If you need further treatment you basically go through the same routine on another day with different people. When prescriptions are required you get the prescription filled, pay a lot of money (unless you have a drug plan or additional medical coverage), and listen to the same warnings about finishing all of the prescriptions, side-affects, the dangers of interacting drugs and alcohol, and the instructions stickered on the side of the bottle. The fourth component of control is very important in the health care industry. Doctors and nurses have control over our health and physical well being.
Although doctors do not have the same kind of power and responsibility that they had in the past, their influence is still tremendous. Just by forcing you to sit and wait for another person exhibits their control over you. Doctors have supreme control in such places as the emergency room. They determine which patient is more critical than the others are.
By making this decision they are choosing who will get treated first. In the end this decision could mean the difference between life and death. Yet another area of control is organ transplants. Doctors must evaluate each case carefully. Once a possible donor is found a doctor may then try to influence the patient’s family that harvesting the organs would mean other lives could be saved from their tragic loss.
Viable matches must be made from the list of candidates waiting for a transplant. By looking at such things as blood type, doctors must determine who would be the most suitable match. This is an example of the most ultimate control; who lives and who must continue hoping. Other health care workers have a subtle control over us that we seldom recognize as such. When calling for an appointment the receptionist will usually suggest a time that is best for them, one that you must be able to fit into your schedule. This is much like the McDonalds’ worker who assumes you will want Cokea with your combo meal.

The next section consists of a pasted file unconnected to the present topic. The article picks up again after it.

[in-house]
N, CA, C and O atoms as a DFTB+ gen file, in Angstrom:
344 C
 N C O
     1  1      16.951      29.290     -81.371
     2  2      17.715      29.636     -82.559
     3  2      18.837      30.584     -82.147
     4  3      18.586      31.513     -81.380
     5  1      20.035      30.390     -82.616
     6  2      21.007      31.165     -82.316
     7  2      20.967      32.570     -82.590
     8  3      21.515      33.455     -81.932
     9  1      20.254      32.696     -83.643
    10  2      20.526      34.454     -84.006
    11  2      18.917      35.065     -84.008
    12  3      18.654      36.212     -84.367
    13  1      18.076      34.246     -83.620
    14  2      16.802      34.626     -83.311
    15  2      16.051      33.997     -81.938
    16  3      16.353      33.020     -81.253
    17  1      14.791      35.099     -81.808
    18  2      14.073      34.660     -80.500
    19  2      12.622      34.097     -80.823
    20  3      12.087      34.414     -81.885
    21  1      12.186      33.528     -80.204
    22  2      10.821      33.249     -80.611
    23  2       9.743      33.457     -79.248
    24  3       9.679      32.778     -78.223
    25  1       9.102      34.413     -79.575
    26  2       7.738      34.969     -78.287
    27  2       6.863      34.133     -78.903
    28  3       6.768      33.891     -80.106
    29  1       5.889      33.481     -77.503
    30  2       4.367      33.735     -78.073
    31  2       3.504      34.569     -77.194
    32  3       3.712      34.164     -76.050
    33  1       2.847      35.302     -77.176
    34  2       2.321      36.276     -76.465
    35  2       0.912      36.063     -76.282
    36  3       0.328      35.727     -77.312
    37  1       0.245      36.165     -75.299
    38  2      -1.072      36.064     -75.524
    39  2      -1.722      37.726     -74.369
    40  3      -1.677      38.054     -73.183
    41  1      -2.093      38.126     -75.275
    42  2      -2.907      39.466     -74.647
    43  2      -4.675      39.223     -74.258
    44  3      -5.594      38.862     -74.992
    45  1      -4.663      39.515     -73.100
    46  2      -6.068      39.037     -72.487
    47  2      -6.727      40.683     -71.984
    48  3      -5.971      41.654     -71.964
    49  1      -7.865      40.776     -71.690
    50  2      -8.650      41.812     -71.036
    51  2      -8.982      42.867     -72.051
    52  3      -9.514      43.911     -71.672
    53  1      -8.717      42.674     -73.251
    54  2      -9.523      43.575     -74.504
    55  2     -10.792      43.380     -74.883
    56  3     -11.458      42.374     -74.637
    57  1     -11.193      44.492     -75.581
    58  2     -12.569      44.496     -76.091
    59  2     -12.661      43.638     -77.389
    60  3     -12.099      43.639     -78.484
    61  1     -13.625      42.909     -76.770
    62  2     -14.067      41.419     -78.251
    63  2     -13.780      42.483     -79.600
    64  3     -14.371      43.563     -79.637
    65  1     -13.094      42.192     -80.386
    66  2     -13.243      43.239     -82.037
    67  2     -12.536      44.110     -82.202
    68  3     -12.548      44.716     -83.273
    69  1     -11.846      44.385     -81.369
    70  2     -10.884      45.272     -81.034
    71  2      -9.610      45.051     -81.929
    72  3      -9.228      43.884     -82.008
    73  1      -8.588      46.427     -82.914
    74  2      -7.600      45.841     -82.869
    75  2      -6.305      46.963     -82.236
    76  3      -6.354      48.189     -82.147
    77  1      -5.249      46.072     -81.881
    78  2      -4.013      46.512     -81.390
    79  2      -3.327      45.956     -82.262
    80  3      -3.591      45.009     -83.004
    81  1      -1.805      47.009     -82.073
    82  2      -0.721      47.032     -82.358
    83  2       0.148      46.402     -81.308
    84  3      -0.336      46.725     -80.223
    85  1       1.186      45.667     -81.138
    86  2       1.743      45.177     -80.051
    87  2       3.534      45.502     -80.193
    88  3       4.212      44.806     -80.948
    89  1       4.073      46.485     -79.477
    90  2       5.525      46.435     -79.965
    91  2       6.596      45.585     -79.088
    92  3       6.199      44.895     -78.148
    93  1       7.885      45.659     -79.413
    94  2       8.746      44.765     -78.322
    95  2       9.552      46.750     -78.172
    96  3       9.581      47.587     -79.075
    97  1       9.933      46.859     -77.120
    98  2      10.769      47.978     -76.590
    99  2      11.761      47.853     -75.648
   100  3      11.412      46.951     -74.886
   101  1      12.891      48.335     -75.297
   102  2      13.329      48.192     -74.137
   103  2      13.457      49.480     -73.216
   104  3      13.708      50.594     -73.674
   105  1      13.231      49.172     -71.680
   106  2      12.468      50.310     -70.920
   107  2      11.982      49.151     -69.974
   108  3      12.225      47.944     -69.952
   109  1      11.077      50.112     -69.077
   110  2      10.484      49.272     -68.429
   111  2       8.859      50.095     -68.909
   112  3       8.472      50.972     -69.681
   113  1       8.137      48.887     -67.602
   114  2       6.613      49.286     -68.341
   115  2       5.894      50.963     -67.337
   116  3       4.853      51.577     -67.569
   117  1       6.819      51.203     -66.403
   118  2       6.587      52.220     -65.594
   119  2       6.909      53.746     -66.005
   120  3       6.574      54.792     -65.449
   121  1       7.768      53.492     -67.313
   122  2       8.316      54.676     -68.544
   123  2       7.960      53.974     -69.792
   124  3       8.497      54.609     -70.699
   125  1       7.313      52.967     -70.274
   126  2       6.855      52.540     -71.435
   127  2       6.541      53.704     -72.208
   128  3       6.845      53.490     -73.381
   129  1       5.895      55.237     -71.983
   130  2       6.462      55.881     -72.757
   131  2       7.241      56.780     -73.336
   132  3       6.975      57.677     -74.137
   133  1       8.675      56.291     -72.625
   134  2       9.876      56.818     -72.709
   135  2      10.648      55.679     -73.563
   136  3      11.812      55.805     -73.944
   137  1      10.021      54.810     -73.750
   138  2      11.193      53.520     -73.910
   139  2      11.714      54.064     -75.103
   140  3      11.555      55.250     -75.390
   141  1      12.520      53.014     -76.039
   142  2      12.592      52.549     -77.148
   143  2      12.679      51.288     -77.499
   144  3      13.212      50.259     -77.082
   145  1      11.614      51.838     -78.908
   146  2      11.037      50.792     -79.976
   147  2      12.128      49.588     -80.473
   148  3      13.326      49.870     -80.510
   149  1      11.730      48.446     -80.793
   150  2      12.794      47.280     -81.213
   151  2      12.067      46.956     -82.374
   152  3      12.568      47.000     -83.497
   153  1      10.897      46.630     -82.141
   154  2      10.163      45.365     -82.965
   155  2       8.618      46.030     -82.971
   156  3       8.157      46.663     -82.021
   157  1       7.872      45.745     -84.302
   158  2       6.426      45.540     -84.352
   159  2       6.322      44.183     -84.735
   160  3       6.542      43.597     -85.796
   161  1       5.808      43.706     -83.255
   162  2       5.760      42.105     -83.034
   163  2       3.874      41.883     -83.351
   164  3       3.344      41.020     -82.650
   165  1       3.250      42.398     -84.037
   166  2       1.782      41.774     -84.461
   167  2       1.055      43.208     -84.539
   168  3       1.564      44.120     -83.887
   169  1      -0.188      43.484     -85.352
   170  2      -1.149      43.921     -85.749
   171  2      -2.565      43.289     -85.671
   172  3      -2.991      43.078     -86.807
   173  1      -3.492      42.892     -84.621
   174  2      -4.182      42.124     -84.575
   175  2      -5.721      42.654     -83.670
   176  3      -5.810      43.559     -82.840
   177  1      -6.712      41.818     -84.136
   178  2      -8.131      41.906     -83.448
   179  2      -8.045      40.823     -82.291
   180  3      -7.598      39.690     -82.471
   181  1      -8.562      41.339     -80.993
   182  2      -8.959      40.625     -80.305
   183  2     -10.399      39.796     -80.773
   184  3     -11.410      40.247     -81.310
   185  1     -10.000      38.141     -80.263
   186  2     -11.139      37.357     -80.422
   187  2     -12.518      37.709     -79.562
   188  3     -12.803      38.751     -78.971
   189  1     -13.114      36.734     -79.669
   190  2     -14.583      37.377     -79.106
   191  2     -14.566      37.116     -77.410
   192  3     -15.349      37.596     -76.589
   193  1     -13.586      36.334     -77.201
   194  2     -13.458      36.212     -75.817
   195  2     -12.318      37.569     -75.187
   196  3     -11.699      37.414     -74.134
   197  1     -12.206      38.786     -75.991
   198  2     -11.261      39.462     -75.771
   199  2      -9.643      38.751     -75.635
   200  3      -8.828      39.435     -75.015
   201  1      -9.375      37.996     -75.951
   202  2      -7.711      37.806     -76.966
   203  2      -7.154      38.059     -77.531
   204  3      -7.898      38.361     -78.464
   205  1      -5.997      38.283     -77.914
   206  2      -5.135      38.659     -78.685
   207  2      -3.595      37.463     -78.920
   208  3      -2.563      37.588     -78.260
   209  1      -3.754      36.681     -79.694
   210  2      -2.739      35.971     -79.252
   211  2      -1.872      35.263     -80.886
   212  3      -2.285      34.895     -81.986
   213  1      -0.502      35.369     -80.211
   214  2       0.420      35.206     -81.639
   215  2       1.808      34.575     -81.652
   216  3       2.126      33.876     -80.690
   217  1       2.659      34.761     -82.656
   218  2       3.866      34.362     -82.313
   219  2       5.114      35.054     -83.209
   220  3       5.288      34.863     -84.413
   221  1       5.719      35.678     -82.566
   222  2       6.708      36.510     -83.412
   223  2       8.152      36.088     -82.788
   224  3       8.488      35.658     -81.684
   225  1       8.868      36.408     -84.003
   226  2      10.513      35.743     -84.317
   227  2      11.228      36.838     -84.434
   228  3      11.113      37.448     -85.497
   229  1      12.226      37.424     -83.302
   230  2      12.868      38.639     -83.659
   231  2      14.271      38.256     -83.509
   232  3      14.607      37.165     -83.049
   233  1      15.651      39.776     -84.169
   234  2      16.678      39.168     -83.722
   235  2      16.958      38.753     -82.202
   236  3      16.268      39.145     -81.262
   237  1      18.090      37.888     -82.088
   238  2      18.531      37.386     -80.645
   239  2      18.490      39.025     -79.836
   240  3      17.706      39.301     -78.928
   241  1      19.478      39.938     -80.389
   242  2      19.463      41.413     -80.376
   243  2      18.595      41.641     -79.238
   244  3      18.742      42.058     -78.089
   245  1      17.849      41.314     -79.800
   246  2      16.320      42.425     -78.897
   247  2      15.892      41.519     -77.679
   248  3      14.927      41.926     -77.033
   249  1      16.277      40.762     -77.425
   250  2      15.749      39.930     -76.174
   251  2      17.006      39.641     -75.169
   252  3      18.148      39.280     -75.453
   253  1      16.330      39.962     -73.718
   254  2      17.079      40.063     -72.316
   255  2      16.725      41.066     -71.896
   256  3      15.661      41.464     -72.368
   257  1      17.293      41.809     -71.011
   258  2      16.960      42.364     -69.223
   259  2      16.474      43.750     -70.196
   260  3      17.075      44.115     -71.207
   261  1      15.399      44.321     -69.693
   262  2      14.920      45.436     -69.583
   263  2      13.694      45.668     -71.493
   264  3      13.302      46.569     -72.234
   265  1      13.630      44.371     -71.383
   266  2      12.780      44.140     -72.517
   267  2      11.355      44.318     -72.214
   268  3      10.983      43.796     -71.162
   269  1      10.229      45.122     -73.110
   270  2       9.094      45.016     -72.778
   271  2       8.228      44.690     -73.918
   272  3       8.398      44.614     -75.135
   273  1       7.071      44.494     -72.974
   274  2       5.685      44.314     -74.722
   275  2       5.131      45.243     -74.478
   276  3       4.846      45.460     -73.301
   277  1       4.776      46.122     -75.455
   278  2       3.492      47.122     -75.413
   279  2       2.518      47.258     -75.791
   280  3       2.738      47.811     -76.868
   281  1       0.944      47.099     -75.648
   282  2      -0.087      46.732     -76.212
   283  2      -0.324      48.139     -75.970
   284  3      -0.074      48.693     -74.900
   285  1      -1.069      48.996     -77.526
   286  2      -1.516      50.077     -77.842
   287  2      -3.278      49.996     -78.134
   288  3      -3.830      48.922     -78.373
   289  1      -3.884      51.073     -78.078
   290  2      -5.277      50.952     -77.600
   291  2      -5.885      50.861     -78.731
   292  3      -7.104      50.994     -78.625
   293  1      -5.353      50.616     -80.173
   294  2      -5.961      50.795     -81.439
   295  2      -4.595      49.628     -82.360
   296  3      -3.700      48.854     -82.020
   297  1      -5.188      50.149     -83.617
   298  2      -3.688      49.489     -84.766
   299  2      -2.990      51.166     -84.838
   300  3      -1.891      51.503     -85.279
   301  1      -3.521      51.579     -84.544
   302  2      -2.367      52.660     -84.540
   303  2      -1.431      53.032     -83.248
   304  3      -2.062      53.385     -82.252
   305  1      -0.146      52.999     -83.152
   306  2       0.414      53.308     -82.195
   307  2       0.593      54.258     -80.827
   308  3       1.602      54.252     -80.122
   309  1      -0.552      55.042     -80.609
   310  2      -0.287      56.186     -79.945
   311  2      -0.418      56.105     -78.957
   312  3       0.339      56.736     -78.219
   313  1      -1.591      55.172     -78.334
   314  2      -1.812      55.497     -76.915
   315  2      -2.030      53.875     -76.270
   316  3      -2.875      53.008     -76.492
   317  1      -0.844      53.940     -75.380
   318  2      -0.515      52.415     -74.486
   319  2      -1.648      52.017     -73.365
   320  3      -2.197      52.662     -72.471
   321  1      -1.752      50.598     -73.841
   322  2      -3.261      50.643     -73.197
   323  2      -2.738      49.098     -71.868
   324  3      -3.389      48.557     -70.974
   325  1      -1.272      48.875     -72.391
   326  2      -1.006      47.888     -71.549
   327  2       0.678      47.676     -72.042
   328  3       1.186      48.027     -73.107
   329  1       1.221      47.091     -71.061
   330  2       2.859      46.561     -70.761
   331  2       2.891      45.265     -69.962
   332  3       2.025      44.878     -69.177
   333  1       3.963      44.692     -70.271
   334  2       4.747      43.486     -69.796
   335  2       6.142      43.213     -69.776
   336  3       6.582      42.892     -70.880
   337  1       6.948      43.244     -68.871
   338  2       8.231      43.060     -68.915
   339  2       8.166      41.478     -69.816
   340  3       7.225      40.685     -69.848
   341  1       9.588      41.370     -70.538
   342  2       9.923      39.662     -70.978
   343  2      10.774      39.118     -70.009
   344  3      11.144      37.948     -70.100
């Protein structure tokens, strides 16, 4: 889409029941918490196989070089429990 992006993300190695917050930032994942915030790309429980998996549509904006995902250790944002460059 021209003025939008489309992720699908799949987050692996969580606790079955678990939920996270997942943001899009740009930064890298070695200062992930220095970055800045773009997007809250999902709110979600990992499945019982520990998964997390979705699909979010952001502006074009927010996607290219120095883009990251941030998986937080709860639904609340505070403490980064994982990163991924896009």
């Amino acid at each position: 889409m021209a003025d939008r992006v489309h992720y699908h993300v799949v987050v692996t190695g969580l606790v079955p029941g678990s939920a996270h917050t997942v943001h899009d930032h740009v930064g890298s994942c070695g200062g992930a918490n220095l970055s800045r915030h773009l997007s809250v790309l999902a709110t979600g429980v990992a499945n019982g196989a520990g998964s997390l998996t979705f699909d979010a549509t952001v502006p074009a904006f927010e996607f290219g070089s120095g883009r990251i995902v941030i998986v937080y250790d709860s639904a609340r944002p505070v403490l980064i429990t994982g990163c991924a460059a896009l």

Those are the four components of bureaucracy, but to meet Ritzer’s standards of formal rationality it must have irrationality to it as well. There are many examples of how the health care system is irrational, like by making a specific appointment you try to get there on time to see the doctor. Only the doctor is usually not ready and you must wait; sometimes for hours. Another irrationality is how you must take up a doctor’s time to get a referral for a specialist for such things as physiotherapy. It would be much simpler to make a referral by phone.
The “iron cage” of the health care system is how people can feel trapped by an overburdened organization of too stressed workers. When doctors become tired patients may not get the specific attention they require to properly diagnose their problem. Patients may feel that the doctor is not really listening or seeing them as only a faceless file with a list of complaints. There is nothing more frustrating than knowing that there is something wrong with your body and having a professional tell you it appears that there is nothing physically wrong.
This misdiagnosis could lead to further complications. In general it also may cause the patient to lose faith in doctors. One of the biggest irrationalities is that a relationship between doctor and patient, which is very intimate in nature, has become so impersonal. This change from human to robot-like health care workers has come in the face of a demand for efficiency and quantification. It is hard to say who is victimized most by this dehumanization; the doctors who must deny their humanity or their patients who must go to them for treatment.
In conclusion when one applies the four components of McDonaldization to our present health care system one discovers that they are aptly applicable. Quantification is seen when one thinks about how our medical identity is comprised of a series of different numbers. Efficiency is supposed to occur with phone-in prescriptions and appointments. Control is assured by a doctor’s capacity to make life or death decisions. As for predictability it is common knowledge as to what routine one follows to receive treatment.
The irrationality is how impersonal and inefficient the whole system can become through overworked doctors and other professionals. The iron cage is how the patients of these stressed doctors feel from these doctors’ ignorance and neglect. In all it is true that the health care system is one social institution that does successfully meet all of Ritzer’s requirements for a McDonaldized institution.